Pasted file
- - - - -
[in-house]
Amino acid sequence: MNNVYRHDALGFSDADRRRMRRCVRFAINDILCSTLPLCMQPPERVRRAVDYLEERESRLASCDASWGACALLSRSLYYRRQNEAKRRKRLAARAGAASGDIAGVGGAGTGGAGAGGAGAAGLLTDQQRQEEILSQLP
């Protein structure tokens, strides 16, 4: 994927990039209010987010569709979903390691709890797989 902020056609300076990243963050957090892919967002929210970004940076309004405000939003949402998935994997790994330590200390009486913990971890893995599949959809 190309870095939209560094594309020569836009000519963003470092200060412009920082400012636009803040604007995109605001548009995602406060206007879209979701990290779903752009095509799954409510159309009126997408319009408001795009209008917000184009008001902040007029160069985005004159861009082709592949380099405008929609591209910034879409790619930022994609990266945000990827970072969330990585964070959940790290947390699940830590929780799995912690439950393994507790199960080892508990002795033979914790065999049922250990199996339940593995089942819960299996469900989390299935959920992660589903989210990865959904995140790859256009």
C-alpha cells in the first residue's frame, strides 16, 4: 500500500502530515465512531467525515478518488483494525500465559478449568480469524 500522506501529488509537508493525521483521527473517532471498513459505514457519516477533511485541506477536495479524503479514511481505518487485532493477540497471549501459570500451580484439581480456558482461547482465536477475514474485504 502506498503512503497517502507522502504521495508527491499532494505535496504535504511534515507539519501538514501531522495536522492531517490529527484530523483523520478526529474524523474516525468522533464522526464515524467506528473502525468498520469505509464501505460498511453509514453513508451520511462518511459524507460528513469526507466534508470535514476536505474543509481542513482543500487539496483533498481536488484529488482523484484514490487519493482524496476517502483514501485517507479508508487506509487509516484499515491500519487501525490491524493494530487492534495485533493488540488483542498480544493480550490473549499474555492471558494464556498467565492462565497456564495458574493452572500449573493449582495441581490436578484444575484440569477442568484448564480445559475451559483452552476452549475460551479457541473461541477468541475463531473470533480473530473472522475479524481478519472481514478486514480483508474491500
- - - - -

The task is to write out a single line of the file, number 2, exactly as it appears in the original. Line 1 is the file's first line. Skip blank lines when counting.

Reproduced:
Amino acid sequence: MNNVYRHDALGFSDADRRRMRRCVRFAINDILCSTLPLCMQPPERVRRAVDYLEERESRLASCDASWGACALLSRSLYYRRQNEAKRRKRLAARAGAASGDIAGVGGAGTGGAGAGGAGAAGLLTDQQRQEEILSQLP